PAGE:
This is the original theory. Now let’s look at two other branches.

2. Social Cognitive Theory (SCT)

The second branch of CLT explores the four main components of the learning process. These are:

  • Observation (external)
  • Retention (internal)
  • Reproduction (internal)
  • Motivation (external and internal)

Let’s say you’re in a meeting, and senior management is discussing how to handle a problem.

You might sit back and listen to what they’re saying (observing) and retain key pieces of the conversation. What those key pieces are depends on your individual internal cognitive processes.

Now imagine this problem coming up again in the future. You are likely to recall this information and use it to solve the issue.

In short, social cognitive theory looks at how social interactions and the environment influence learning outcomes.

Here are three SCL concepts you should know:

  • Reciprocal determinism – The learner, their behavior, and their environment all interact and impact learning outcomes.
  • Positive and negative reinforcement – How others respond to behaviors affects a learner’s behavior.
  • Observational learning – Learners can watch a peer perform an action and then repeat the action.

As instructional designers, this is gold.

We can apply the principles of social cognitive theory to our learning experience design to create higher engagement and better training outcomes.

3. Cognitive Behavioral Theory (CBT)

Cognitive behavioral theory investigates the role of cognition in learners’ behaviors. It looks at how your thoughts affect your behavior patterns and the influence of your self-concepts on the learning process. These self-concepts are shaped by a variety of internal and external factors and can be both positive and negative.

The Cognitive Triad is a major part of this theory. It explores how negative thoughts impact human behavior, considering three main elements: the self, the world, and the future.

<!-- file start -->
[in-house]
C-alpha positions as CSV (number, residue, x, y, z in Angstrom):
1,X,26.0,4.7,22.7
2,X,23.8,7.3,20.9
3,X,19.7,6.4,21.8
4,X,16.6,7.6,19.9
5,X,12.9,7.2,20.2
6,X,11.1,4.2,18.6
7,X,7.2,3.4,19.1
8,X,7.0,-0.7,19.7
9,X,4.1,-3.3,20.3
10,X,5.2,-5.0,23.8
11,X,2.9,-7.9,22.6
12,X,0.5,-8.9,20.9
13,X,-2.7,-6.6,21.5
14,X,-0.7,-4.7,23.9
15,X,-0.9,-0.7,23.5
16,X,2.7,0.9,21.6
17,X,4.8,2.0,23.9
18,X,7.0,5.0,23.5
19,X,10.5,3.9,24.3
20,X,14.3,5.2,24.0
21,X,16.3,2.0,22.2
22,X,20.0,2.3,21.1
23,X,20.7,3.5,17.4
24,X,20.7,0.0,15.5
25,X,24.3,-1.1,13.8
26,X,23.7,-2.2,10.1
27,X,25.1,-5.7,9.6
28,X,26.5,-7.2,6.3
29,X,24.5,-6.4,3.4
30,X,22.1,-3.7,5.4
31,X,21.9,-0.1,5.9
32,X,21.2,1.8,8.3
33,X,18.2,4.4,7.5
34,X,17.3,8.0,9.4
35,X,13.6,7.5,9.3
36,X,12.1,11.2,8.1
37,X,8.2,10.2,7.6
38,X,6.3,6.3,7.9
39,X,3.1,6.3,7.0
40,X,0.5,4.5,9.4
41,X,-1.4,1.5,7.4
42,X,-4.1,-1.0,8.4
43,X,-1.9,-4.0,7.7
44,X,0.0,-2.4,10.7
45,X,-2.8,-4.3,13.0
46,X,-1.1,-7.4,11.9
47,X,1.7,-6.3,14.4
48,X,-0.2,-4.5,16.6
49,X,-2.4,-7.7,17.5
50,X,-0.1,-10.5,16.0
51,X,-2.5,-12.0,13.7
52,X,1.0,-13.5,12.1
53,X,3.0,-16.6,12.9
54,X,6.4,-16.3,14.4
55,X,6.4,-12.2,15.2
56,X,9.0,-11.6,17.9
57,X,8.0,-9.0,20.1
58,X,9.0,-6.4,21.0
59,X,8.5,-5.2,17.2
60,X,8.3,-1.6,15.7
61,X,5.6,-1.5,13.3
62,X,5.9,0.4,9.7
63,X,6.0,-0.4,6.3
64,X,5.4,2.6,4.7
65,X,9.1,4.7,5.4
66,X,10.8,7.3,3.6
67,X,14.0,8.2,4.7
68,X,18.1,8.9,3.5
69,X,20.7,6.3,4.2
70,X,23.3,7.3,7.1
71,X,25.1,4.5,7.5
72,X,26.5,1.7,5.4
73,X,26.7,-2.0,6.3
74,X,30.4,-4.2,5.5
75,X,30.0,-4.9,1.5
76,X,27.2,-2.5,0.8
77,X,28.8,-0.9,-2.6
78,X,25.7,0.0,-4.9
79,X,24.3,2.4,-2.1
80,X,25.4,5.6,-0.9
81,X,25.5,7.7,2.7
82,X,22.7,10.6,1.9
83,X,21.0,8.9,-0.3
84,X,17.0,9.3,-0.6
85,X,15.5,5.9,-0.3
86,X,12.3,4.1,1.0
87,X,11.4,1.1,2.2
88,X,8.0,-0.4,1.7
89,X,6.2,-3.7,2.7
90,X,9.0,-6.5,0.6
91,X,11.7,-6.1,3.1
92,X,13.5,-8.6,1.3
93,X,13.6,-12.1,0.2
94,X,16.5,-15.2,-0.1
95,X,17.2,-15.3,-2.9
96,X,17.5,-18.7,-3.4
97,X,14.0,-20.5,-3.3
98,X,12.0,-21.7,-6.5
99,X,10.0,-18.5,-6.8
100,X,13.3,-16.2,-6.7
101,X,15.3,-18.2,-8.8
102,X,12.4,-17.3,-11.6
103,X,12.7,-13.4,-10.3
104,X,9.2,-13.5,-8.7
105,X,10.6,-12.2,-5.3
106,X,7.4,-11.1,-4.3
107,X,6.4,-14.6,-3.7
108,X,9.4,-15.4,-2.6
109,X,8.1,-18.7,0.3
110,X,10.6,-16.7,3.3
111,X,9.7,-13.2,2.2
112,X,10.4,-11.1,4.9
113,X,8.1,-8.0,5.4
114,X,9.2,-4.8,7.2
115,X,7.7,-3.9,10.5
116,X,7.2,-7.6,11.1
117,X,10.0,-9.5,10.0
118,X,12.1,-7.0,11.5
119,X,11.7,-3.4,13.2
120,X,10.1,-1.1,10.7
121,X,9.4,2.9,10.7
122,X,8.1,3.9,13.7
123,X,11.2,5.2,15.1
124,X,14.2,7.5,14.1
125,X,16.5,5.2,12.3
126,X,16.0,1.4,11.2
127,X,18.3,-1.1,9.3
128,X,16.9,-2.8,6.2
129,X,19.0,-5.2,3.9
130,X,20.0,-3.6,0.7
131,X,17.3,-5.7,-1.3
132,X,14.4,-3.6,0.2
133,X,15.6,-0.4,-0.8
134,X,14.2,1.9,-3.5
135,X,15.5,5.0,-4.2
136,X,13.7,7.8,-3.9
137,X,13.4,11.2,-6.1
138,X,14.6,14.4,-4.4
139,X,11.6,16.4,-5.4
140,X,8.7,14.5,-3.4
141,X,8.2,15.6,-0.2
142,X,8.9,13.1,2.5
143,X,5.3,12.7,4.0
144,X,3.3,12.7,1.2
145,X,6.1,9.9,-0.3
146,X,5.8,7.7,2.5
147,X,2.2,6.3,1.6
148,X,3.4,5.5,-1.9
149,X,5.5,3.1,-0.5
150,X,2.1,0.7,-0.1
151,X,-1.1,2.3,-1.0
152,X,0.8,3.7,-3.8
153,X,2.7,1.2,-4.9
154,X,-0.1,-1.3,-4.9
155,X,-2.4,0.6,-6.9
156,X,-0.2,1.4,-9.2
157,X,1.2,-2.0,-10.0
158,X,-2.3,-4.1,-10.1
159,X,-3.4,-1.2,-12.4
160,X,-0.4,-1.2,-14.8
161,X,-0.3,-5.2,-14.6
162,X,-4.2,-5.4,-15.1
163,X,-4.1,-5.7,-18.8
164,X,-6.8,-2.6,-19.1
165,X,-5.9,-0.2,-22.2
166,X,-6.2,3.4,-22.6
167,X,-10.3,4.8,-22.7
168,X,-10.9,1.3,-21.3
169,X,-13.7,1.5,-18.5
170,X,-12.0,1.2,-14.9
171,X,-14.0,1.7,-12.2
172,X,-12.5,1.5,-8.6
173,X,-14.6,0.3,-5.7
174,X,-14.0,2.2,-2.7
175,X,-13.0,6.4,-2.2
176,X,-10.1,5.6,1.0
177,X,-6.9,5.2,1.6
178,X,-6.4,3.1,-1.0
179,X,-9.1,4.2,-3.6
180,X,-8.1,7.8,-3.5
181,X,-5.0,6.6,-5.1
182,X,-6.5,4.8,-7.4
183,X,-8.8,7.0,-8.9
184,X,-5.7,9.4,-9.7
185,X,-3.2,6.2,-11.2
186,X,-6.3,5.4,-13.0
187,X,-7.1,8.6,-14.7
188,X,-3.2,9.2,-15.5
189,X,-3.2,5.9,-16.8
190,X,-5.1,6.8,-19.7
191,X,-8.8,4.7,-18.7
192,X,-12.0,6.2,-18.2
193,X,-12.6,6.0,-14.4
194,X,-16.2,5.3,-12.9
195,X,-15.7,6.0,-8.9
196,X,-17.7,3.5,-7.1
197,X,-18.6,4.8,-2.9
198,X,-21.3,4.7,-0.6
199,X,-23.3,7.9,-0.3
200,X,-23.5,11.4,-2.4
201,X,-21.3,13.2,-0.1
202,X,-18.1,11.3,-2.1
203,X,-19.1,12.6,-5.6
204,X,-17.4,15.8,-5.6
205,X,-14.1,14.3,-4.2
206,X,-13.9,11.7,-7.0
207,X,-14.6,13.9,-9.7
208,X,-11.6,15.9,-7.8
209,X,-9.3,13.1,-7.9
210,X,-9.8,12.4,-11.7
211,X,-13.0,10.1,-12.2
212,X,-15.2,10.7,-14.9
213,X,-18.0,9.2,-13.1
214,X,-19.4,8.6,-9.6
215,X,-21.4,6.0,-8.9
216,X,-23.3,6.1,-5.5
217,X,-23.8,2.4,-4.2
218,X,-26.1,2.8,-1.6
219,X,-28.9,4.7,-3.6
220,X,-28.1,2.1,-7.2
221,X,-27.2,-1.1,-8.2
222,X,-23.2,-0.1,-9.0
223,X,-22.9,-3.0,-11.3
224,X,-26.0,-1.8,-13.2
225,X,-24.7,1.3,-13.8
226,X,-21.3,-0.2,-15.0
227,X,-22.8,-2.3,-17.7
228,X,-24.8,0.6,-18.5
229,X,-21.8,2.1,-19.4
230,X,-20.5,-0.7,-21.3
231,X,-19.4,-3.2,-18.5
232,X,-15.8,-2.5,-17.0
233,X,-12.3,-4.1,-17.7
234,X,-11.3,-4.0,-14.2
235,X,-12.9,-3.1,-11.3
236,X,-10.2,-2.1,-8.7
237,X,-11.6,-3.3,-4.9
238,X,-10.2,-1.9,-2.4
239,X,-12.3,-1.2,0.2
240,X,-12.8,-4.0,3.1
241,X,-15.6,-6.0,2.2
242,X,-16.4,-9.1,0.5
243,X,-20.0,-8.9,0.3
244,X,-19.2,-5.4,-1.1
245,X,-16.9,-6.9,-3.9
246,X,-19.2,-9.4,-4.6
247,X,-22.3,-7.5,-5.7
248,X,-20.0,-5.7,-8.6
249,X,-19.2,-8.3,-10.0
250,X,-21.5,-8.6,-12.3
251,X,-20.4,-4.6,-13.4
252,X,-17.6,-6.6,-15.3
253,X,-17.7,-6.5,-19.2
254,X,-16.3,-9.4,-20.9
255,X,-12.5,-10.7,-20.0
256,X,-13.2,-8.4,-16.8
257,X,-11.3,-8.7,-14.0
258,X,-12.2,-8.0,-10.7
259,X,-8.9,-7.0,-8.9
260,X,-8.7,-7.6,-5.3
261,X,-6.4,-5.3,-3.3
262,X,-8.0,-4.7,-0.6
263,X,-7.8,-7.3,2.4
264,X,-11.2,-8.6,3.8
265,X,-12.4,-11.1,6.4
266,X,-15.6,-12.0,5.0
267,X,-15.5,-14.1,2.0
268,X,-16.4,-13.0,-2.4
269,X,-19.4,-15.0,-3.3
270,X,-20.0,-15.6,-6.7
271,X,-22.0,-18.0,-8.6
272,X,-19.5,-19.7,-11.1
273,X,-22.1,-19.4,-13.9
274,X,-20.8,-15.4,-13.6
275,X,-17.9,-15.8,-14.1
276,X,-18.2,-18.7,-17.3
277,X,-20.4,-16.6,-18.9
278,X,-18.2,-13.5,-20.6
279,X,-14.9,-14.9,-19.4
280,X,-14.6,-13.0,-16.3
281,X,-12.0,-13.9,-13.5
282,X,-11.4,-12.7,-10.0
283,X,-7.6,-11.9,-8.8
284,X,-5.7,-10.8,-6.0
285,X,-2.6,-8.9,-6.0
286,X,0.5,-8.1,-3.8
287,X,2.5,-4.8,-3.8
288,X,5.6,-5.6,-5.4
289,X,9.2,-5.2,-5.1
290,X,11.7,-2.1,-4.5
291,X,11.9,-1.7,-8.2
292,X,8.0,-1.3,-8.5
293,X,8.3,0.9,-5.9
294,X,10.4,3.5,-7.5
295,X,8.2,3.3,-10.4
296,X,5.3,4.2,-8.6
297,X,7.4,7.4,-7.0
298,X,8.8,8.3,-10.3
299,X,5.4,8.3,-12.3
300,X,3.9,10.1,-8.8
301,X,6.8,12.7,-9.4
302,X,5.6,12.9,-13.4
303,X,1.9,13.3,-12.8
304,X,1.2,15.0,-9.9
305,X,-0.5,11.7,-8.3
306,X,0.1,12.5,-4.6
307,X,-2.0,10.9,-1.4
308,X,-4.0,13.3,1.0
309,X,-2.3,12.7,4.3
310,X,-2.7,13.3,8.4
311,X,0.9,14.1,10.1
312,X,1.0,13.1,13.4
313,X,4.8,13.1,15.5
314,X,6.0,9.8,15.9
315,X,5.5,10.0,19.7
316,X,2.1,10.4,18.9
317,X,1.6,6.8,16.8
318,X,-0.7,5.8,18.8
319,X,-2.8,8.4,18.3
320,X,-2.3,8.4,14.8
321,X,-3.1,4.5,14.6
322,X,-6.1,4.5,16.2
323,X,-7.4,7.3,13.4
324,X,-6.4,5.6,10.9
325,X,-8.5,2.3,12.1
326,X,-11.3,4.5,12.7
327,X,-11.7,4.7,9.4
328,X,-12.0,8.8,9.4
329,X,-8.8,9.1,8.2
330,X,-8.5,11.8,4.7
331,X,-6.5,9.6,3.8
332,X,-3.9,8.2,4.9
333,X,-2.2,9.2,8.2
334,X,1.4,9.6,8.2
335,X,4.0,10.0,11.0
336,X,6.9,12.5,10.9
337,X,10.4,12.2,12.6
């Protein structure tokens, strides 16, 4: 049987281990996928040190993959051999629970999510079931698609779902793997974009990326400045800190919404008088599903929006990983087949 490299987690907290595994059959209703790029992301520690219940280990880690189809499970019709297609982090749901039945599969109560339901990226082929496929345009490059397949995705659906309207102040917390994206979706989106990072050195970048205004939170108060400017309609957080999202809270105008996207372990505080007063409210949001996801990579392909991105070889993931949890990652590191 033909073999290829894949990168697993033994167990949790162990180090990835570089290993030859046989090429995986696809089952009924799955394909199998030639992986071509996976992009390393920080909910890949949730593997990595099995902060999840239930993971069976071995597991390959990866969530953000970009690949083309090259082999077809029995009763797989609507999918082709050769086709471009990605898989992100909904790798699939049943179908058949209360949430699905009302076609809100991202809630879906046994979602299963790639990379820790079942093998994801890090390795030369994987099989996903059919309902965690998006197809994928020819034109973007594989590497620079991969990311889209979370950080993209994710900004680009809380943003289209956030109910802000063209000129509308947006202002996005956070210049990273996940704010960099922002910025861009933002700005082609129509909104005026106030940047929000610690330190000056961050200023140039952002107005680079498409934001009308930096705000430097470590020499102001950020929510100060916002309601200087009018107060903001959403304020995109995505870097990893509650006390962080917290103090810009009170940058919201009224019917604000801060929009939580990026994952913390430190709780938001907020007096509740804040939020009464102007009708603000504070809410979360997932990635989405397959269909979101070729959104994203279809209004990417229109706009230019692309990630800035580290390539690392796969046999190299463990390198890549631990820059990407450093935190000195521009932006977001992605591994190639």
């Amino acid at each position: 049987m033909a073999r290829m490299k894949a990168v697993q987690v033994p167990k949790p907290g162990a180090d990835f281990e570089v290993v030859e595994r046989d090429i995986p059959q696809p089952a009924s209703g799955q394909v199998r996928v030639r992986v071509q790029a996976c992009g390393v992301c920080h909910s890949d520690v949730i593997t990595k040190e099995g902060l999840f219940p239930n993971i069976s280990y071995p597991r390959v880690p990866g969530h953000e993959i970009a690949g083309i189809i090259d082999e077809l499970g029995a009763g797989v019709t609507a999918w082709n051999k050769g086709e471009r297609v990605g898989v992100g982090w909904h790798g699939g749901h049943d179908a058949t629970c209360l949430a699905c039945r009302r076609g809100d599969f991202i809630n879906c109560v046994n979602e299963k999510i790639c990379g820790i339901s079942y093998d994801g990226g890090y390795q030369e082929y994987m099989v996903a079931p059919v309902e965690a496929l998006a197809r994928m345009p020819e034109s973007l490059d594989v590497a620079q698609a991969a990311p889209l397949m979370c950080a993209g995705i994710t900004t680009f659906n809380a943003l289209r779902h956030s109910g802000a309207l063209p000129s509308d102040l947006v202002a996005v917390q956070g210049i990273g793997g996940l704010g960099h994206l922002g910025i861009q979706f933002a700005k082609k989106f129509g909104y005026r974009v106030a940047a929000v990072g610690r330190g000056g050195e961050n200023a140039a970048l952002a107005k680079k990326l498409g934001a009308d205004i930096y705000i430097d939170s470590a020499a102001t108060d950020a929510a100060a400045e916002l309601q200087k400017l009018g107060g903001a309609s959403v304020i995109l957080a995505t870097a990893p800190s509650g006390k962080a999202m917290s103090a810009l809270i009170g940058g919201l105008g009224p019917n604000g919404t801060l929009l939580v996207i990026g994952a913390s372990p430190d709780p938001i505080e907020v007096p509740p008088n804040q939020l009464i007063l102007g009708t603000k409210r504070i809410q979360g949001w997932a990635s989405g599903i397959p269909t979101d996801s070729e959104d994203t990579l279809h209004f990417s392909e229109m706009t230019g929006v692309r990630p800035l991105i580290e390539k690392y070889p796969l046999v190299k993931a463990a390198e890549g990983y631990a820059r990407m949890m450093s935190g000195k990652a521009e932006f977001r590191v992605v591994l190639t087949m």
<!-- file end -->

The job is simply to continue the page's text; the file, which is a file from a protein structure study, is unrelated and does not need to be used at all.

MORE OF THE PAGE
In other words, it shows the link between mindset and how we learn.

This is very useful in employee training because it suggests that, in order to garner effective training outcomes, you must first motivate learners and encourage them to develop a growth mindset.

Research supports this, revealing that highly motivated learners achieve better learning outcomes and enhanced knowledge retention.

Next up: The benefits of cognitive learning theory for your learners (and your business).

Main benefits of CLT for learners

Cognitive learning approaches are more than “nice to know.” They can actually bring hugely positive results for your learners and your business performance.

From improved knowledge retention to more autonomous employees, here are the main advantages you can expect:

  • Development of strong problem-solving skills
  • Enhancement of learning experiences, leading to higher training uptake
  • Promotion of greater understanding of the training topic and a boost in knowledge retention
  • Increase in learners’ confidence, contributing to a culture of continuous learning
  • Creation of more learner-centric training that helps solve real performance problems
Five benefits of cognitive learning theory in corporate training.

Now that the theory is out of the way, let’s explore some simple ways to apply cognitive learning to your current L&D strategy.

How to apply CLT to learning experiences

Here’s the fun part. We’ve compiled some great strategies on how to apply CLT to your corporate learning experiences.

How to apply cognitive learning theory to corporate learning experiences.

1. Implement mentorship and job shadowing schemes

Create opportunities for employees to learn from each other.

For example, initiatives such as mentorship programs and job shadowing enable staff to observe others and learn from them.